Andrey Berger was born in 1986 in Barnaul. He graduated from the Altai State Technical University, faculty "Design of the architectural environment".

In 2011, he moved to Moscow  to work and study contemporary art.

For more than 20 years, he has been studying the city as a habitat being the street wave artist. He is engaged in curatorial support of Russian young street wave artists. Founder of the FGA street art platform. Took part in exhibitions in the USA, Germany, Denmark. Organizes street art projects and festivals. Actively cooperates with brands such as Puma, BMW, Absolut, Adidas, Superdry, Xiaomi, Swatch, Hugo Boss and others.

Andrey Berger is an interdisciplinary multimedia artist working at the intersection of art, science and new technologies. In his projects, he experiments with different expressive forms, his style is characterized by a high level of details elaboration, graphicity and conciseness.

Graphics are the starting point of Andrey's creativity. It is seen in many formats and expressive form he uses.  He works with sculpture, graphics and installation. Andrey have been actively working with discourses of digitalization of urban space and the post-internet for the last 4 years.


"Uncollectible. Manual Instruction" is a clear illustration of how ordinary things can lose their original functionality and become more like a game rather than an object for functionable work with predictable result.  To visualise this metamorphosis, artist Andrey Berger used the world known IKEA assembly instructions. With just a very few simple manipulations he downgraded their valuable utility status. The process included the insertion of additional elements to the manual’s graphic symbols and signs. Moreover, it is performed in a such sneaky way so now it is impossible to tell the difference between the original graphics and the ones added by the artist.

Any assembly instruction is not just a text or a set of symbols that comes with a purchase. The instruction is a symbol itself. It’s a symbol of human will to control the world, to build something that would work out of the chaos of the disparate pieces.  Any instruction is an essence of meaning. Because everything that might lengthen our road to finding that meaning was vanished from it. In fact, an instruction is the epitome of the human being's initial belief in the control over the world, over the environment, over things and, in a way, over other people. Is such a perspective still up to date? Do we really still believe that we can rule the world?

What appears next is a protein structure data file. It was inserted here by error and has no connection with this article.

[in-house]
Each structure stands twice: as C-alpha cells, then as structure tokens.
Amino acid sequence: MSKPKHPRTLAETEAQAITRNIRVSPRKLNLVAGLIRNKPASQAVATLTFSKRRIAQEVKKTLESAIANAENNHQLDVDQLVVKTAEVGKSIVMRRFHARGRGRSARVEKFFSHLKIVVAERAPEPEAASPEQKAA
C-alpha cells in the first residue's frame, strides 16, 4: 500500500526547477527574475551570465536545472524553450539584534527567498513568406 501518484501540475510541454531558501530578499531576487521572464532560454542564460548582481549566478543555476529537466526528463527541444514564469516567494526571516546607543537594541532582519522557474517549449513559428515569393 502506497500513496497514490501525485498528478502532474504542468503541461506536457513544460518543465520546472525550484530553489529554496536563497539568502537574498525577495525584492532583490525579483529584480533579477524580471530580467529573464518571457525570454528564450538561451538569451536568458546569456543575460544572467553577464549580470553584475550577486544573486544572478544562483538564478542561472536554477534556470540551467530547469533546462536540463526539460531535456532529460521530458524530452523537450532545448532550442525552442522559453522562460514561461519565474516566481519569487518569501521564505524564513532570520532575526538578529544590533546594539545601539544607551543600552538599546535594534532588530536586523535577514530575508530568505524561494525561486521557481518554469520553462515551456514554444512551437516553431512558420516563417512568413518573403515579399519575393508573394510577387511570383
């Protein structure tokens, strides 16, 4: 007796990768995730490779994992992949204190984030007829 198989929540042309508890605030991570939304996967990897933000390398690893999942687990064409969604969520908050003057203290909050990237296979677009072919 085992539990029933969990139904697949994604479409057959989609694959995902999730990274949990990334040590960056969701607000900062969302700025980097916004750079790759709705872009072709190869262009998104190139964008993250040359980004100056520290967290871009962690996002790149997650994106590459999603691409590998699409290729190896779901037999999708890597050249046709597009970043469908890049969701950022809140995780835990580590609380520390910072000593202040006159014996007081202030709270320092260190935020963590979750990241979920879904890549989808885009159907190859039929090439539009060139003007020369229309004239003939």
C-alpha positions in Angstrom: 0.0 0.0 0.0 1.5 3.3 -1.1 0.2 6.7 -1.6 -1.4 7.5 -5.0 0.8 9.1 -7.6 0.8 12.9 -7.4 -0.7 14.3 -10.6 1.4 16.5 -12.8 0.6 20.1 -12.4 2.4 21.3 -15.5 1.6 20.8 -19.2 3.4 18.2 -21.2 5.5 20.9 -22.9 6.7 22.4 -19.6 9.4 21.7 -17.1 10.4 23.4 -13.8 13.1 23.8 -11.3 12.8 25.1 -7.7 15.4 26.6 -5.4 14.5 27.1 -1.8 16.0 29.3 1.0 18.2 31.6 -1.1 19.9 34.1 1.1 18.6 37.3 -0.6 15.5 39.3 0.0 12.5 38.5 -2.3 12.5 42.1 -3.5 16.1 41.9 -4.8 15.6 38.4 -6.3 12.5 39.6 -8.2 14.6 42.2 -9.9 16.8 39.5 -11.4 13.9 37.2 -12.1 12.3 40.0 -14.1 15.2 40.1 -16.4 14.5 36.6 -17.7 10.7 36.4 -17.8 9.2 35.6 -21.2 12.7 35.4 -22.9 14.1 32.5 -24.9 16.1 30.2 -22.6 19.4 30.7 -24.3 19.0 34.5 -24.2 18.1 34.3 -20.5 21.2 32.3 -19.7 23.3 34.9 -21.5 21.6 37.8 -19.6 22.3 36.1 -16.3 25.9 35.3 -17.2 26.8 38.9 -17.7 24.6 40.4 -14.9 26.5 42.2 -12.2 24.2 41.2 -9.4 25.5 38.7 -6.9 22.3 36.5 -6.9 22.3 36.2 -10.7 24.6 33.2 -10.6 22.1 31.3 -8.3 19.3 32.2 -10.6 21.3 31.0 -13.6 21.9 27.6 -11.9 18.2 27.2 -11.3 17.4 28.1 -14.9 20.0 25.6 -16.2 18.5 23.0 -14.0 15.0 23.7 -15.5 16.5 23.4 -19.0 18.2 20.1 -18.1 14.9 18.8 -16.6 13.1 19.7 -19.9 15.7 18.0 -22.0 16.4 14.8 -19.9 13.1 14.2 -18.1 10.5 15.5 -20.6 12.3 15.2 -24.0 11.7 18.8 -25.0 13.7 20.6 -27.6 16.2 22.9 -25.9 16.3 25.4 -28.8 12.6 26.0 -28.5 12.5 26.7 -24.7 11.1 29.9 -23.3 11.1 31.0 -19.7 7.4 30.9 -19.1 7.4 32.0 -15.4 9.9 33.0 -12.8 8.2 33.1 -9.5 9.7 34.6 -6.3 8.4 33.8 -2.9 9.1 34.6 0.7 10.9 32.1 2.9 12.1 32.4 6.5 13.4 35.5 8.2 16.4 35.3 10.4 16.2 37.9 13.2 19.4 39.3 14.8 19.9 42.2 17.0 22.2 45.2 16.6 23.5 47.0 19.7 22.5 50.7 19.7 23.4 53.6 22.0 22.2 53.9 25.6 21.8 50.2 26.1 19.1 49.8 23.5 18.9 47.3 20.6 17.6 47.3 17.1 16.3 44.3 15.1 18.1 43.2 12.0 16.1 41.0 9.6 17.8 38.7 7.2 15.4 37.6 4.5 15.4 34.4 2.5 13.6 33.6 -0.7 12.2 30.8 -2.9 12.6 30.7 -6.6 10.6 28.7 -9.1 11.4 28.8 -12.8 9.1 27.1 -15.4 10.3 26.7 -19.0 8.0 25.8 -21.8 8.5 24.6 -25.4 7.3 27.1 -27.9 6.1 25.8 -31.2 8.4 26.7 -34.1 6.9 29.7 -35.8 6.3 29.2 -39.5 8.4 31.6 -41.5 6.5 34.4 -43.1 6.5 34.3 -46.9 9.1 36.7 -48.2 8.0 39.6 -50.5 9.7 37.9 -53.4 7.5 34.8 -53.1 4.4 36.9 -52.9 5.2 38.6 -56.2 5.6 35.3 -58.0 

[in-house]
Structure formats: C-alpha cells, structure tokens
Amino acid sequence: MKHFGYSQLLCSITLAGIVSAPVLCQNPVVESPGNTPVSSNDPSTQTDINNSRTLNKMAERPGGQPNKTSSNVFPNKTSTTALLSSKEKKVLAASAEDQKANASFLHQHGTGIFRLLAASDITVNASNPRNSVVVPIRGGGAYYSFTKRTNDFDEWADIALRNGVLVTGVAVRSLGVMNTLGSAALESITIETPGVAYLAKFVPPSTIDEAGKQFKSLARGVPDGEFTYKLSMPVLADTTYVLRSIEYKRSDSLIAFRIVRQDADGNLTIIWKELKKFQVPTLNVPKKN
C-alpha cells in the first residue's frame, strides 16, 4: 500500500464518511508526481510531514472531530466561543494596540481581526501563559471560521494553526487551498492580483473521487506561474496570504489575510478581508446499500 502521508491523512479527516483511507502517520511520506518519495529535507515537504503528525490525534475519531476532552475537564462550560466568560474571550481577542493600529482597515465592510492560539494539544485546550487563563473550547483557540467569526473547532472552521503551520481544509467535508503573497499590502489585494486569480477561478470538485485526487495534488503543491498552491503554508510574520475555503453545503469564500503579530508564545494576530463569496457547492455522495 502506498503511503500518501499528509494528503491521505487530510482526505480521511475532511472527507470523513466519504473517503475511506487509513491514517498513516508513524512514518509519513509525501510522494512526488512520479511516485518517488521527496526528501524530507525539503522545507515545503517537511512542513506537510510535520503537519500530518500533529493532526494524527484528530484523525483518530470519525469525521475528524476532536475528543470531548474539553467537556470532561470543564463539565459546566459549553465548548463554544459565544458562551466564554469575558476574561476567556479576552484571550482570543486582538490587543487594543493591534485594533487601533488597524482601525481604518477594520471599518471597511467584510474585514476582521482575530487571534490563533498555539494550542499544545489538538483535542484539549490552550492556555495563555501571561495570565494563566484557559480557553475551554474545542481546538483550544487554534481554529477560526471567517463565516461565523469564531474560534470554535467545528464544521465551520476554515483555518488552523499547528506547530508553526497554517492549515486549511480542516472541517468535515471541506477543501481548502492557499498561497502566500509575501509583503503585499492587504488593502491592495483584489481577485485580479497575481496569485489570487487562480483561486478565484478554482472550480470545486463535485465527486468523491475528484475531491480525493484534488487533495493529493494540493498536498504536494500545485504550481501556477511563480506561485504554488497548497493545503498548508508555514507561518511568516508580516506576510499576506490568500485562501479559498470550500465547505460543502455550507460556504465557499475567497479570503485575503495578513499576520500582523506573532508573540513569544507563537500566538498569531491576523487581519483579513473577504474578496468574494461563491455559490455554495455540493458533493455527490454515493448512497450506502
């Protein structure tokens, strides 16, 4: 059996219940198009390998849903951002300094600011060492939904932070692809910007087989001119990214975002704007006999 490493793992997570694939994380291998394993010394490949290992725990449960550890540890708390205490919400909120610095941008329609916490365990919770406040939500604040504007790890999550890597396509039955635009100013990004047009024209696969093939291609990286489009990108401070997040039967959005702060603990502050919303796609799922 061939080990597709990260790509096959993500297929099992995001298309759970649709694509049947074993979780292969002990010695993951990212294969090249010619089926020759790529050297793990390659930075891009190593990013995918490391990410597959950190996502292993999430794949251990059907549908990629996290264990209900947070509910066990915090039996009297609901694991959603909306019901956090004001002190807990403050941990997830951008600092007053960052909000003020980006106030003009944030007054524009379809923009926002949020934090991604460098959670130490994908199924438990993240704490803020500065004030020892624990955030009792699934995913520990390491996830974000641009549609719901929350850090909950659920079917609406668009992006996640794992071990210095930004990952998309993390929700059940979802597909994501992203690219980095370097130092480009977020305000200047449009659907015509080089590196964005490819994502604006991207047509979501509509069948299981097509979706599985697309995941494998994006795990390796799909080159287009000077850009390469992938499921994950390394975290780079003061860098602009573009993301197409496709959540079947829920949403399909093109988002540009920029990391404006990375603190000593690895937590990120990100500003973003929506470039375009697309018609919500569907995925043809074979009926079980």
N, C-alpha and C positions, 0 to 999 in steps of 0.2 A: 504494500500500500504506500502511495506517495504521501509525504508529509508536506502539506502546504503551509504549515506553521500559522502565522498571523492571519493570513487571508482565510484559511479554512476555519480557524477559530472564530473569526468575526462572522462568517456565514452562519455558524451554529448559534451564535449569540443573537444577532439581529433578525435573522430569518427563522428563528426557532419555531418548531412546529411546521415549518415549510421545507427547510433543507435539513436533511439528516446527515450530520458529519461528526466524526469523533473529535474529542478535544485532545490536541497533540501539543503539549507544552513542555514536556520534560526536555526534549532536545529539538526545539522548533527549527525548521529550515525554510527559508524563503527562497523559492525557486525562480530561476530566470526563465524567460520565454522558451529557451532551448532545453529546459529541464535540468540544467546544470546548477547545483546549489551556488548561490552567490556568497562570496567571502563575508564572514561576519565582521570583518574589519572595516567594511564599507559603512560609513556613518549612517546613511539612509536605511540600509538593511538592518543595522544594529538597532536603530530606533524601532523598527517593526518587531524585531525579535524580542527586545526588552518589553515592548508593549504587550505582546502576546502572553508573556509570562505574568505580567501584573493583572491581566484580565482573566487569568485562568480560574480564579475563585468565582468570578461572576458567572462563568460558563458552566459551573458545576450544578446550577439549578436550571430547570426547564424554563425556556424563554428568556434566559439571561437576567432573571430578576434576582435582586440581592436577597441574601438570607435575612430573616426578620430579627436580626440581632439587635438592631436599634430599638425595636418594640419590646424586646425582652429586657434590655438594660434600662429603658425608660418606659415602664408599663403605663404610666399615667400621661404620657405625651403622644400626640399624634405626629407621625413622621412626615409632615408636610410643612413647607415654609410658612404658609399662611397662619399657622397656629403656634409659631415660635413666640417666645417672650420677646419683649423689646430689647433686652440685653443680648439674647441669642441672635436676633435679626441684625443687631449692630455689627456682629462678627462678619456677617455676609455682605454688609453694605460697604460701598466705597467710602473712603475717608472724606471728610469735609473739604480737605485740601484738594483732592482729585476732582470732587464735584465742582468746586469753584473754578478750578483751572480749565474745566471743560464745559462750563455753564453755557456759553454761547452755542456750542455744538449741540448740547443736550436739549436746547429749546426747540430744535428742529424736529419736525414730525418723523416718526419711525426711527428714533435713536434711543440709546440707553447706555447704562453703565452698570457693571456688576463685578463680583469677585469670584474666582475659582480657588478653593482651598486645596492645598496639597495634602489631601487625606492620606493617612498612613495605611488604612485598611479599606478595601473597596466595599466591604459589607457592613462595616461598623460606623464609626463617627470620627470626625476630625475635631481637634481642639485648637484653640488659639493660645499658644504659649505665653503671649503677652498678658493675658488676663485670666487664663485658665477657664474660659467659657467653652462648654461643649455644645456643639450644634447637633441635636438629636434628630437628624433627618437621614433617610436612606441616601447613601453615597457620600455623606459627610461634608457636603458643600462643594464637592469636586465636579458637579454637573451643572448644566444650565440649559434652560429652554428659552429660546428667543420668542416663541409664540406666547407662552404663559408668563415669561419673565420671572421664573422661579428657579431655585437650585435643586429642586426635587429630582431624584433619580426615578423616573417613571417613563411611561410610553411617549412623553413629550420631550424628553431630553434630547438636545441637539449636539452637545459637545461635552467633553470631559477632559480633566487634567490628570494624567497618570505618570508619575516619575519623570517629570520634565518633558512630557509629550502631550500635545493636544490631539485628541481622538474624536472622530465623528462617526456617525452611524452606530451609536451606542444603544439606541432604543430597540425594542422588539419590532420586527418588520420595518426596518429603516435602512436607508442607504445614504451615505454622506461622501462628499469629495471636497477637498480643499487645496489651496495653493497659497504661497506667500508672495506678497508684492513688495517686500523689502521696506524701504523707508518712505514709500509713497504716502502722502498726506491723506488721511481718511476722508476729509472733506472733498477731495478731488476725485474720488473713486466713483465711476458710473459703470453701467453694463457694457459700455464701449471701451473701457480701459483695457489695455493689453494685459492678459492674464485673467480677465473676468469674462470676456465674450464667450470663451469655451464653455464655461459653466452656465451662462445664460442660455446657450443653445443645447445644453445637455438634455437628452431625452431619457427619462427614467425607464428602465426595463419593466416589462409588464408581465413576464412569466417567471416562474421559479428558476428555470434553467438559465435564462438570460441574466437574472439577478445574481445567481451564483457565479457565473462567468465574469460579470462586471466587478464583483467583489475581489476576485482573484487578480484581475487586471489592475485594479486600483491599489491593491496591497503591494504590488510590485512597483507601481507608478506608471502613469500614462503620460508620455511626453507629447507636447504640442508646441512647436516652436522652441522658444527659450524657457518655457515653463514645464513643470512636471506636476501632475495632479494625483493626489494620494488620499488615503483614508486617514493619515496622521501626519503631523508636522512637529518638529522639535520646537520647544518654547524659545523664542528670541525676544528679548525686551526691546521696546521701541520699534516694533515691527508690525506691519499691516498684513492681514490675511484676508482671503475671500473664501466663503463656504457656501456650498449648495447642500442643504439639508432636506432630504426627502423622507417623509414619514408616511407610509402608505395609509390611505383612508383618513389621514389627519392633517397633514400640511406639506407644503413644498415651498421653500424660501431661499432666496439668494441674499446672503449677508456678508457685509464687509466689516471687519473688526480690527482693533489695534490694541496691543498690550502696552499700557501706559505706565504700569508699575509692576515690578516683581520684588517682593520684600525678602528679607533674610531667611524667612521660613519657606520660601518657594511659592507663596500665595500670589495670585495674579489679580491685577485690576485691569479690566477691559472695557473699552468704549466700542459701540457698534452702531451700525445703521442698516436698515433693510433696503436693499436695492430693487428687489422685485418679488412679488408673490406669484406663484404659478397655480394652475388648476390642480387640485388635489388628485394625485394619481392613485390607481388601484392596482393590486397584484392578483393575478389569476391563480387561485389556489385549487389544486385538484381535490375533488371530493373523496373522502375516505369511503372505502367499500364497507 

Artists nowadays respond with no hesitation to such questions: NO. No, we cannot be quite sure that we assemble the world in the right way. We can no longer even fully trust the instructions we are given. Generating the truth (on the one hand) and verifying it (on the other) have become tasks that are far too laborious.

That is what Berger strives to point out in his work. By messing up the tracks of the correct assembly, by creating a tortuous path where the algorithm has been calibrated, he shows that today's reality requires new forms of assemblage. These new assembly types might look absurd or even ridiculous, might lead us to unpredictable results or simply give us the experience of assembly as such, shattering our ideas that any activity somehow involves the creation of a physical artifact. An instruction that does not guarantee a successful result becomes, first and foremost, a reference to itself. This is a sort of self-reflective marker of a situation in which a tangled transformation process turns out to be more important than the thing we know.